Police seize 20m fake drugs in Southeast Asia

Operation Storm IIAn international police operation in Southeast Asia has resulted in the seizure of around 20 million fake and illegal medicines and the arrests of more than 30 people, according to Interpol.

Operation Storm II was carried out between July and November last year and uncovered illegal antibiotics, antimalarial and birth control medicines, anti-tetanus vaccines, aspirin and erectile dysfunction drugs, and also led to the closure of more than 100 pharmacies and illicit drug outlets. 

News of the operation came as Interpol announced the creation of a new division, the Medical Products Counterfeiting and Pharmaceutical Crime (MPCPC) unit, headed by Aline Plancon, which will support the World Health Organization’s International Medical Products Anti-counterfeiting Taskforce (IMPACT) programme.

Plancon, who is also co-chair of the Interpol-IMPACT collaboration, said the creation of the MPCPC represented a step forward in international efforts "to harness cohesive and combined global efforts to dismantle the transnational criminal networks behind the plague of counterfeit medicines."

Operation Storm II was coordinated by Interpol-IMPACT and involved customs and medicine regulatory authorities from eight countries, namely Cambodia, China, Indonesia, Laos, Myanmar, Singapore, Thailand and Vietnam, as well as the private sector.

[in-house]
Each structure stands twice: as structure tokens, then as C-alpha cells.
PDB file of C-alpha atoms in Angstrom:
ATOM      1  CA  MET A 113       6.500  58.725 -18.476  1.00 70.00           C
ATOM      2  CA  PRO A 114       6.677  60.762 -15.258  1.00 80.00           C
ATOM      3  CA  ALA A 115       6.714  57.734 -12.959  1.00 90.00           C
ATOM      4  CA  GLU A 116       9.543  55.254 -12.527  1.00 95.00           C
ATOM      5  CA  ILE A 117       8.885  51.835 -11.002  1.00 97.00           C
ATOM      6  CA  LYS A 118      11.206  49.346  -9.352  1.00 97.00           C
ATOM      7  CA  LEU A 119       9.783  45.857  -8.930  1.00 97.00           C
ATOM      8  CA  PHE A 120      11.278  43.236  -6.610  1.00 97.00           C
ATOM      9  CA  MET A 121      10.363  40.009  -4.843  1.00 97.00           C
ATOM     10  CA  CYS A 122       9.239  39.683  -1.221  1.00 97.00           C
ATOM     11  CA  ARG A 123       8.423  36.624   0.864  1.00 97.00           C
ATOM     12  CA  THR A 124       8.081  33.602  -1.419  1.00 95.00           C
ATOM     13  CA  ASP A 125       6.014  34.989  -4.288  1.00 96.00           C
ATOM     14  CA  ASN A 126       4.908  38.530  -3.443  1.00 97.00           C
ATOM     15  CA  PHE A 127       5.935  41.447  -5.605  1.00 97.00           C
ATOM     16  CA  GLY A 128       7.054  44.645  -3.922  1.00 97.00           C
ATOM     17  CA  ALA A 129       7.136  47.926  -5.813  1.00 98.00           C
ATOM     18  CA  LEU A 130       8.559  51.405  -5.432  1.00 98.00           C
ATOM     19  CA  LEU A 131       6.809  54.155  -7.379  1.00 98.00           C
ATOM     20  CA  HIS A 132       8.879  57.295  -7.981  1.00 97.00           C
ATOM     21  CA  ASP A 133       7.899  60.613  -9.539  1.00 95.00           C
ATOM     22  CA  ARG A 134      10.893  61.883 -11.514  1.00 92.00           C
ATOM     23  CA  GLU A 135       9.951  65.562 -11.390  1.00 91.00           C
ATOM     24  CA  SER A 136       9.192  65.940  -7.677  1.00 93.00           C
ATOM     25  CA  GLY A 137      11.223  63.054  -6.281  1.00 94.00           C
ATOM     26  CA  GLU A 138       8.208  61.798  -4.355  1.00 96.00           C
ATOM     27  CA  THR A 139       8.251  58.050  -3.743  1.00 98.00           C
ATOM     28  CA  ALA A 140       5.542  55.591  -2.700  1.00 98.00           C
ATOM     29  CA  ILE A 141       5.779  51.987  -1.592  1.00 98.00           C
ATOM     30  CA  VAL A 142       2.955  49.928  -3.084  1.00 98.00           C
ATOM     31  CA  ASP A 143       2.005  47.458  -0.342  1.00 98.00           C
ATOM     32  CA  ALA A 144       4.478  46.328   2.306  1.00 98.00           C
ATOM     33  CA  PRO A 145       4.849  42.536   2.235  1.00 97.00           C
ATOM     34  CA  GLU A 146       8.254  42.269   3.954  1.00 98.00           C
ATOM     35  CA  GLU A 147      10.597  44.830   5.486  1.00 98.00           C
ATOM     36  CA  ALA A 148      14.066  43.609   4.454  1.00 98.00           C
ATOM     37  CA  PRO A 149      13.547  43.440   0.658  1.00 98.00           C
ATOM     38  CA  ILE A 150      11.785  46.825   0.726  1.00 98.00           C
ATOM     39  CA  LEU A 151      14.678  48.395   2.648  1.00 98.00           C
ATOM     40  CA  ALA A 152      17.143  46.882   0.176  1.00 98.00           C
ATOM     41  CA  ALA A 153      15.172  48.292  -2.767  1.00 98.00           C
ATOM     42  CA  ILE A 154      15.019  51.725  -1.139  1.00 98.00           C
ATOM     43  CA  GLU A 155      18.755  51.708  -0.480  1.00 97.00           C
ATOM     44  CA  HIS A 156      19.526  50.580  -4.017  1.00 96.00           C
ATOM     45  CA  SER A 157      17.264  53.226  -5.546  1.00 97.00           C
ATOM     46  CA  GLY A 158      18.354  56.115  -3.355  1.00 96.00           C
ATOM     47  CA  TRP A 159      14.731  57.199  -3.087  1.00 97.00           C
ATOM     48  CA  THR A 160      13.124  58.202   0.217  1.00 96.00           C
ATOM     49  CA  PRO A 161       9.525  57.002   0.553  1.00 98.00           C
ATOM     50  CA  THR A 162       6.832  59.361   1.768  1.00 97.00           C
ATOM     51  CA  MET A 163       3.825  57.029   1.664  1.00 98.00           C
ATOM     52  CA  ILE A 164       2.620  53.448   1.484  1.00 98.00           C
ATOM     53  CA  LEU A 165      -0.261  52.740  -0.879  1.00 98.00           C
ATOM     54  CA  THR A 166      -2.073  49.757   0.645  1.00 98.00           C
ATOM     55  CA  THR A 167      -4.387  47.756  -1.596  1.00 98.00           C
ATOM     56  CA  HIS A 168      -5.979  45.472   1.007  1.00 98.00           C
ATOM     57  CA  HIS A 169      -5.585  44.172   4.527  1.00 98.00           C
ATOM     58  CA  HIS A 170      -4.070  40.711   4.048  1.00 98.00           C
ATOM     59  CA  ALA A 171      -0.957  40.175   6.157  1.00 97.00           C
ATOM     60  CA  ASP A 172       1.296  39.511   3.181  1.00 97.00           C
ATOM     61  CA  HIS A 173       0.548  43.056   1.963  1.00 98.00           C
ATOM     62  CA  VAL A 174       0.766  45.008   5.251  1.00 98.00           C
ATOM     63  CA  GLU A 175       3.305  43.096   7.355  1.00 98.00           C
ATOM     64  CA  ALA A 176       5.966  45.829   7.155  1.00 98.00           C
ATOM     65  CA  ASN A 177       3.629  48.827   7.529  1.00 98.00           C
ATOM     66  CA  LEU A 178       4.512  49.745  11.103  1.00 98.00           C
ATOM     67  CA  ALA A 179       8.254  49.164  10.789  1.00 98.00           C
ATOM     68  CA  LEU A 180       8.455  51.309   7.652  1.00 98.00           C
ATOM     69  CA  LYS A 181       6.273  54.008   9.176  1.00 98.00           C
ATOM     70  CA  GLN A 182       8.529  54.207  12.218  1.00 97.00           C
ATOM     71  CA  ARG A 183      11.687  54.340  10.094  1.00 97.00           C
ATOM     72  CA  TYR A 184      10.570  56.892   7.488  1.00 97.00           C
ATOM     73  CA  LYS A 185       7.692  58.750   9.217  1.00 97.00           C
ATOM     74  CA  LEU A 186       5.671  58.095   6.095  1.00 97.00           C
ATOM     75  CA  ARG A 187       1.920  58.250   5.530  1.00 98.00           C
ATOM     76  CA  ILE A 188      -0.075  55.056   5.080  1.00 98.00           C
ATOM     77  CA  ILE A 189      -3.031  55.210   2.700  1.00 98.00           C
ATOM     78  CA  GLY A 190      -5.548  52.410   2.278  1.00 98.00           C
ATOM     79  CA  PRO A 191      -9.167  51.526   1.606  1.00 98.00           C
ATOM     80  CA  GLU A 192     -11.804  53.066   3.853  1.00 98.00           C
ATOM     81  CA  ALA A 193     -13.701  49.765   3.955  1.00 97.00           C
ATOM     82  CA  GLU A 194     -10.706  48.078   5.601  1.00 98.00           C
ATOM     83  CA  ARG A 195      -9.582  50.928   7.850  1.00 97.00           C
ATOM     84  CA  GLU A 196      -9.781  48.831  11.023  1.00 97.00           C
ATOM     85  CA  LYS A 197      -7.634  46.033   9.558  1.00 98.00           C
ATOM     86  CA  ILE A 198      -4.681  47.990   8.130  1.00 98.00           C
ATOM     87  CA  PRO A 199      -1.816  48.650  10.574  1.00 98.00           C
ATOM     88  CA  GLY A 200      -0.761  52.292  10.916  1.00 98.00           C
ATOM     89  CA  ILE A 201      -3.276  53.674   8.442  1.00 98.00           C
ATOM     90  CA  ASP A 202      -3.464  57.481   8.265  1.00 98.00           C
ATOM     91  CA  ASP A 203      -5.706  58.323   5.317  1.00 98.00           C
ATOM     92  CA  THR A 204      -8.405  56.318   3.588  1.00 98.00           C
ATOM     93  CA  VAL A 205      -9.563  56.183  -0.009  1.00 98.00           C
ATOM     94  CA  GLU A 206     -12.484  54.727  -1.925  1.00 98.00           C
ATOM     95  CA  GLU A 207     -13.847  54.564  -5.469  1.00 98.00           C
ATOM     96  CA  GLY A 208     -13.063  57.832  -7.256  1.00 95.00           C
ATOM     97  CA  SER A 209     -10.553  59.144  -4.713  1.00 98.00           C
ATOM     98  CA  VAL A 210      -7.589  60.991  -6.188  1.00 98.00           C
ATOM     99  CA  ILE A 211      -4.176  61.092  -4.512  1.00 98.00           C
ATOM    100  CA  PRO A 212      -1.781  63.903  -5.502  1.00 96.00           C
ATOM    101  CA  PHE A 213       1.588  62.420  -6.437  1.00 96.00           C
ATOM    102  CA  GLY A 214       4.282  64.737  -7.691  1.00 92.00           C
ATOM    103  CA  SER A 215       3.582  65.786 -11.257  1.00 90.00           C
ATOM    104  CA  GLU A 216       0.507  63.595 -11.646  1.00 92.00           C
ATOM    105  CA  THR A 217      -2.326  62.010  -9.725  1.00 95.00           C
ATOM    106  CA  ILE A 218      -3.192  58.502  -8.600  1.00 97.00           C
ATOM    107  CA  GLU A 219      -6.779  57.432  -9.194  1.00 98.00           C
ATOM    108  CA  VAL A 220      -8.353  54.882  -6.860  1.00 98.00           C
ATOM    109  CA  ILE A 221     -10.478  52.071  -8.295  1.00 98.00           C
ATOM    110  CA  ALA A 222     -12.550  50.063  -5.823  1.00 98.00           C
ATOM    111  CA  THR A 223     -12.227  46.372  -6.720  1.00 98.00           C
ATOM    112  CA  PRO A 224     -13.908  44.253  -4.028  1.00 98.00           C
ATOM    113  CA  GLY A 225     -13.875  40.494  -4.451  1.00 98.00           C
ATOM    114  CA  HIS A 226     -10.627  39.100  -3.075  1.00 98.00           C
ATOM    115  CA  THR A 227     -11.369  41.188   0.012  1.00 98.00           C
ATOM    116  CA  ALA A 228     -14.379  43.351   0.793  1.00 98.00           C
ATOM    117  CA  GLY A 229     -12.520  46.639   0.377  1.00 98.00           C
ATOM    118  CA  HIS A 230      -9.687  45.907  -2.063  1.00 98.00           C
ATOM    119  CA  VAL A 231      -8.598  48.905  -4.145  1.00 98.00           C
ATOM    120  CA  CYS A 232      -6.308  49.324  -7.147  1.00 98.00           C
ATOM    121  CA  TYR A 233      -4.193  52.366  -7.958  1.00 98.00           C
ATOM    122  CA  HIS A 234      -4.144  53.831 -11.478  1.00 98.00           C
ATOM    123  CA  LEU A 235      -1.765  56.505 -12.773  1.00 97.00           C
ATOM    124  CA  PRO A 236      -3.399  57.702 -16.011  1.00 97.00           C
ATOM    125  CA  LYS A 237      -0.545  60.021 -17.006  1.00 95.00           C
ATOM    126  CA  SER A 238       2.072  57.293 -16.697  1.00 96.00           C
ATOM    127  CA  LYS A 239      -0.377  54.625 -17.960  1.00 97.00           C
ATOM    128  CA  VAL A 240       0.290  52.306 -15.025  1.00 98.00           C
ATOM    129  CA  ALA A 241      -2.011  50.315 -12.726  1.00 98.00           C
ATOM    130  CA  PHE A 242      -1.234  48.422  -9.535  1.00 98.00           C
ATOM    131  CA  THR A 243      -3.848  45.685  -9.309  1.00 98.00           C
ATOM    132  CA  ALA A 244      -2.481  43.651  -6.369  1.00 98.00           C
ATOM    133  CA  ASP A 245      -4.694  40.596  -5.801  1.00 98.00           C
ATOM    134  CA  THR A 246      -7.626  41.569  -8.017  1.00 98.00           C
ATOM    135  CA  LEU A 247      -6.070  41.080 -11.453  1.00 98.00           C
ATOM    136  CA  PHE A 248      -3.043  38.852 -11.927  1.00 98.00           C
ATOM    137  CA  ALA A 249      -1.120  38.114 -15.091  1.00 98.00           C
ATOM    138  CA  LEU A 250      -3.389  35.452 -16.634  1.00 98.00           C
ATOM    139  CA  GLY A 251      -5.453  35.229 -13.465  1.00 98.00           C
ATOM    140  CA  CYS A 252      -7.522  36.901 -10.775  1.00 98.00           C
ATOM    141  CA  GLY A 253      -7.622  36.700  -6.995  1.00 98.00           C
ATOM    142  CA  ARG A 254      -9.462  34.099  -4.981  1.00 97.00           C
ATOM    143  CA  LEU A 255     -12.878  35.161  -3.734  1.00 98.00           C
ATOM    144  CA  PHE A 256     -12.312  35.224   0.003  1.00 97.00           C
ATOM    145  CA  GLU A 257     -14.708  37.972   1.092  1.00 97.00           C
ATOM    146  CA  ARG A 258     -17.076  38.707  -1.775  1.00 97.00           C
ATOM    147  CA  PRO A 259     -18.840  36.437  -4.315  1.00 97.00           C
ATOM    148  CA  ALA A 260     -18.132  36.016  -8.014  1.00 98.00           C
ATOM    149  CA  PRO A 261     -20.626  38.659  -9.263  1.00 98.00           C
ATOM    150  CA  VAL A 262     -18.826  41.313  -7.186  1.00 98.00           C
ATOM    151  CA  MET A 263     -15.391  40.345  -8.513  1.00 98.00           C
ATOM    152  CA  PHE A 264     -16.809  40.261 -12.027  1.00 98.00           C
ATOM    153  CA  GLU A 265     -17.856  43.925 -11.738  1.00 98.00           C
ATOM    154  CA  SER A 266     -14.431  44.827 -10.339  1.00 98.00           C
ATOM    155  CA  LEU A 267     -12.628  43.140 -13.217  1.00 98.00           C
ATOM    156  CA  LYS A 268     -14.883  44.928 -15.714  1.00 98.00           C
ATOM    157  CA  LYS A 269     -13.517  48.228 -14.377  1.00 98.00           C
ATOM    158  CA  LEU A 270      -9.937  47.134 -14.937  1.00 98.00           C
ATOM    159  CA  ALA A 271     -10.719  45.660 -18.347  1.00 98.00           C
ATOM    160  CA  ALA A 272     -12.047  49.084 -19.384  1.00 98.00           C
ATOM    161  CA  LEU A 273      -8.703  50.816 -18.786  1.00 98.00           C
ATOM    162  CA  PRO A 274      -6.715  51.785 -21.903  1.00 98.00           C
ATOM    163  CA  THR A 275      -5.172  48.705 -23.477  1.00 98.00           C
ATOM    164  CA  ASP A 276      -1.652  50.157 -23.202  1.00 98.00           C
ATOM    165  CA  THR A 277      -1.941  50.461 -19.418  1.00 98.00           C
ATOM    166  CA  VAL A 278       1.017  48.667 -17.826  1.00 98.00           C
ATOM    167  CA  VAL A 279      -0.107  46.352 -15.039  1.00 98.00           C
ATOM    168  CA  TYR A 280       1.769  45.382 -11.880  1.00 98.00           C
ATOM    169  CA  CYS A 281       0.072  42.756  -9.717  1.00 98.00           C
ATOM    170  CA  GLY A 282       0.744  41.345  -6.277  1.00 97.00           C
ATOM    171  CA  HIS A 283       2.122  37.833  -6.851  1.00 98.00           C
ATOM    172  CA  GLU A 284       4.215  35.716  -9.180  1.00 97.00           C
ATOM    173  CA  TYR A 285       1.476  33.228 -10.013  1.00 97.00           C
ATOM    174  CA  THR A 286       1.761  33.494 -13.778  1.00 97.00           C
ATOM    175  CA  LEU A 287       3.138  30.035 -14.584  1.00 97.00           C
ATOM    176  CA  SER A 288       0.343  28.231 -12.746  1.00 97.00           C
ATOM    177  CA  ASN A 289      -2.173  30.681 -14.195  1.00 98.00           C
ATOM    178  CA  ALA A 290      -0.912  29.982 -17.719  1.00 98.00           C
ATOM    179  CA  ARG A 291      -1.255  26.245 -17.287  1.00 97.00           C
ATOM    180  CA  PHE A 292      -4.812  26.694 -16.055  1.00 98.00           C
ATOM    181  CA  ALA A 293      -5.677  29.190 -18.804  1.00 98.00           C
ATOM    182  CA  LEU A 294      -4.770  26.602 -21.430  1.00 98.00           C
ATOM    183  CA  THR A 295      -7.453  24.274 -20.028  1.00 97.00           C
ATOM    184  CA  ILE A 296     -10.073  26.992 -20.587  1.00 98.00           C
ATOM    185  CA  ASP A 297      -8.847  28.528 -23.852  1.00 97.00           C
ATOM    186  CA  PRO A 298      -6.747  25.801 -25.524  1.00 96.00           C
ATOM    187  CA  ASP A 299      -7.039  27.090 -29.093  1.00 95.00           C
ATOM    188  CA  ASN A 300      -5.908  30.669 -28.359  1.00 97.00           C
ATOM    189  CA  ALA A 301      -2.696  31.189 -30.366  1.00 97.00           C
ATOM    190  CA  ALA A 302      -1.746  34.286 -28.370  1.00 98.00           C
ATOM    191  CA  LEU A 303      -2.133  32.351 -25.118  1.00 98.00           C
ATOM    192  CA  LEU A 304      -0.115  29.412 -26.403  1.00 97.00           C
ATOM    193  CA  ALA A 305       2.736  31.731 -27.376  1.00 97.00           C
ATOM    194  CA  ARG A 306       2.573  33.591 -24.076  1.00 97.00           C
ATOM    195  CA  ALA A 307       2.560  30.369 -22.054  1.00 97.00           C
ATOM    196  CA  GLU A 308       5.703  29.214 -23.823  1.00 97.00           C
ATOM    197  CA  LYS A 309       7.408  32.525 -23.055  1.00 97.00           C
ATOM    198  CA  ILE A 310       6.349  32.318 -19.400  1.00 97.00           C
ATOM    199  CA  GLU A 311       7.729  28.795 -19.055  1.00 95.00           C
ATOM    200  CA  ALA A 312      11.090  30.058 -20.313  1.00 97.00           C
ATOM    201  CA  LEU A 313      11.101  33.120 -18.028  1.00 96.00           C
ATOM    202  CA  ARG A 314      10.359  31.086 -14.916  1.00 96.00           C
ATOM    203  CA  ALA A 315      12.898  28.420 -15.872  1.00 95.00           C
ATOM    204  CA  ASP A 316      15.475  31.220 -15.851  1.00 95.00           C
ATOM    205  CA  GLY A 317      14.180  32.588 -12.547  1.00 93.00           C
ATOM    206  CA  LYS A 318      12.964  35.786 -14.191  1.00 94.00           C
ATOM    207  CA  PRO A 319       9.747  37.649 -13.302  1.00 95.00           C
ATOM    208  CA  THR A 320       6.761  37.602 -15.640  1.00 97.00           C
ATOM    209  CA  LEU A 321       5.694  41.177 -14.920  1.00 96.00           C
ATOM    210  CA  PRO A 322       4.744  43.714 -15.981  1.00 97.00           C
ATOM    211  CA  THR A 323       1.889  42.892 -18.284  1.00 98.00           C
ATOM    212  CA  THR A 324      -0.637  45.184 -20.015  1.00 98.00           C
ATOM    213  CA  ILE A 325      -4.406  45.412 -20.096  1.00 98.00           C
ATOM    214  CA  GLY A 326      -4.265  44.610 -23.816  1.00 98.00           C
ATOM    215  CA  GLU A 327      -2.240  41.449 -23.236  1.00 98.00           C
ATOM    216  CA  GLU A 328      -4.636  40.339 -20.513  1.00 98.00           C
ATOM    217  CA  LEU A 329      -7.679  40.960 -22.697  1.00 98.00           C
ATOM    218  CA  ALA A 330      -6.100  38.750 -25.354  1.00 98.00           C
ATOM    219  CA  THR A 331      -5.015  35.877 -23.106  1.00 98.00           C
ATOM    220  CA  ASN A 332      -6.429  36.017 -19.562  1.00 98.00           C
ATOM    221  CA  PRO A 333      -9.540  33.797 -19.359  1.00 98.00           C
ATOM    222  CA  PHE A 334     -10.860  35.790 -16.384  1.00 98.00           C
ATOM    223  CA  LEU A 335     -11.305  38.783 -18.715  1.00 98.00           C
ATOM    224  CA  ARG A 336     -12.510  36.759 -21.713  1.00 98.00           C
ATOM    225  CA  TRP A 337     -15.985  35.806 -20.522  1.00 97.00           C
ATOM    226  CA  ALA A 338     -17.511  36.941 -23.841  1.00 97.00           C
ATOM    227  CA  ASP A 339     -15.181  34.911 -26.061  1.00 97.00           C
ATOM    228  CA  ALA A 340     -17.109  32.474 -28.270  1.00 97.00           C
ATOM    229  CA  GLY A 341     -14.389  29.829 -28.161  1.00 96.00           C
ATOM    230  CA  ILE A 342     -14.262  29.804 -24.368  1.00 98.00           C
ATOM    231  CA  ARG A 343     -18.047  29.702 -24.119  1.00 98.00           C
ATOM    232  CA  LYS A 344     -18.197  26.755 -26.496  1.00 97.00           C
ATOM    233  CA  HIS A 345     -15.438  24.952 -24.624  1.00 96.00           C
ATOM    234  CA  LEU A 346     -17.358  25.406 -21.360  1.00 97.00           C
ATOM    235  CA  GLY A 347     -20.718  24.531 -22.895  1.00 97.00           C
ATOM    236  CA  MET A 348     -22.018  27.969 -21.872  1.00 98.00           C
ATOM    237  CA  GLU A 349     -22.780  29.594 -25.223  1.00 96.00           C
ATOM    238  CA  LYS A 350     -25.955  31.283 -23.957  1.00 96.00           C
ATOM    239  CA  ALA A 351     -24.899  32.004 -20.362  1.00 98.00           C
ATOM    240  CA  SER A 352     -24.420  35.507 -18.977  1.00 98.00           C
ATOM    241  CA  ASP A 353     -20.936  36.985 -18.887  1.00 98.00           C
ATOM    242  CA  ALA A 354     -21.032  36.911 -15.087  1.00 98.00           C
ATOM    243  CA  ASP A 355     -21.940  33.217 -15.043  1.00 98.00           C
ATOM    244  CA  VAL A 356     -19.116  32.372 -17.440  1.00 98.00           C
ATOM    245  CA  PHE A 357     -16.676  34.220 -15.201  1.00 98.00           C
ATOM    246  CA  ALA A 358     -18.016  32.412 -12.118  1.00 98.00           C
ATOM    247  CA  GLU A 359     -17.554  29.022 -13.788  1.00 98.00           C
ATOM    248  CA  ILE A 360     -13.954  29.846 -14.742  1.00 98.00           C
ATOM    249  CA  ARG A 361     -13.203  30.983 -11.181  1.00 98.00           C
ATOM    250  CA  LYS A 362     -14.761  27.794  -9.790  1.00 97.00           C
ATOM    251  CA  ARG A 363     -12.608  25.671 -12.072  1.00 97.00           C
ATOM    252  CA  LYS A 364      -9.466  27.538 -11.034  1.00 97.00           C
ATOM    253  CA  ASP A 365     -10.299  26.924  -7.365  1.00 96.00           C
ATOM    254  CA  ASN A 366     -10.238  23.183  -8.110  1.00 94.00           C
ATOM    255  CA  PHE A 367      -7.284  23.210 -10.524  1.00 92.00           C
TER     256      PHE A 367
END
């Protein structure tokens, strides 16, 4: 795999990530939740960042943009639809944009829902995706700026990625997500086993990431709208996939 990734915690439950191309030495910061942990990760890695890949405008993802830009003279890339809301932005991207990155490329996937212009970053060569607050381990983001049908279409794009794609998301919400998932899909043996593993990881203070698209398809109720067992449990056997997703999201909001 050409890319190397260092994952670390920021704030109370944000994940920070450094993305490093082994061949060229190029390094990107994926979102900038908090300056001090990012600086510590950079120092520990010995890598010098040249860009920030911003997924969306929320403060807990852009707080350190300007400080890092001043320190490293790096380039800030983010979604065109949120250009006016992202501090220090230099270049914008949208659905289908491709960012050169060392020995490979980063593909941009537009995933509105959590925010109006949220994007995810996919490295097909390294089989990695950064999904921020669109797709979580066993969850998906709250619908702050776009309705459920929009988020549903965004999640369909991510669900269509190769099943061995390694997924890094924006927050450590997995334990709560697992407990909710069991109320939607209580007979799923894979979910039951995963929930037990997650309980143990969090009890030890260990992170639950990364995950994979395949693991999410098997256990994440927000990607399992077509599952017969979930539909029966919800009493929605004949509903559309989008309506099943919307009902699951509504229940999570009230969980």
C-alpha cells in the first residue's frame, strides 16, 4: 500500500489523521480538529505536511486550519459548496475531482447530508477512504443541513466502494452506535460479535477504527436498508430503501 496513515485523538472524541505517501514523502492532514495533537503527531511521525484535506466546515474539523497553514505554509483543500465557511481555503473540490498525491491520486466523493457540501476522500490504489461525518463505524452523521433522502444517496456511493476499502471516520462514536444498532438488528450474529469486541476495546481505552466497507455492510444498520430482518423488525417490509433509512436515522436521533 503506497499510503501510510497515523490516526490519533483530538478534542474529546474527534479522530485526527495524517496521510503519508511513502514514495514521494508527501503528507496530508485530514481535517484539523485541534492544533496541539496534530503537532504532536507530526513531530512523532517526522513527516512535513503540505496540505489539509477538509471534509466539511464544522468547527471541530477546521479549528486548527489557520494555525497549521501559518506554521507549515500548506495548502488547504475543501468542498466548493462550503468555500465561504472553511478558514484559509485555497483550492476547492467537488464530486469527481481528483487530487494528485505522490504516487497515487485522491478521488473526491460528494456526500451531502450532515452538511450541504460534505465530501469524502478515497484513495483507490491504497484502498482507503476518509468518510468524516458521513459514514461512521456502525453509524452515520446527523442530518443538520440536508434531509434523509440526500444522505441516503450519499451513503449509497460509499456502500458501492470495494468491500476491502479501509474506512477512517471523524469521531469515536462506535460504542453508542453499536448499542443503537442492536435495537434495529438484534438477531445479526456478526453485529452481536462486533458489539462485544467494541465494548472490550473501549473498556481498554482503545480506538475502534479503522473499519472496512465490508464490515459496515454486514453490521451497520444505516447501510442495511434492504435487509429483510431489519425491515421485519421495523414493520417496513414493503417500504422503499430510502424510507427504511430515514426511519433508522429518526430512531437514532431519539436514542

Interpol secretary general Ronald Noble said the operation "shows that collaboration involving public and private sector partnerships and joint international action is crucial if we are to significantly disrupt the trade in counterfeit medicines."

Around 12 million of the seized medicines were counterfeit, with the remainder found to be expired, diverted or unregistered products after being tested at Singapore’s Health Sciences Authority and the Counterfeit Drug Forensic Investigation Network (CODFIN), a laboratory network funded by the Bill and Melinda Gates Foundation.

The de-briefing of the operation took place earlier this week in Jakarta, Indonesia, and was followed by a training course for Indonesian customs, regulators and police officers.

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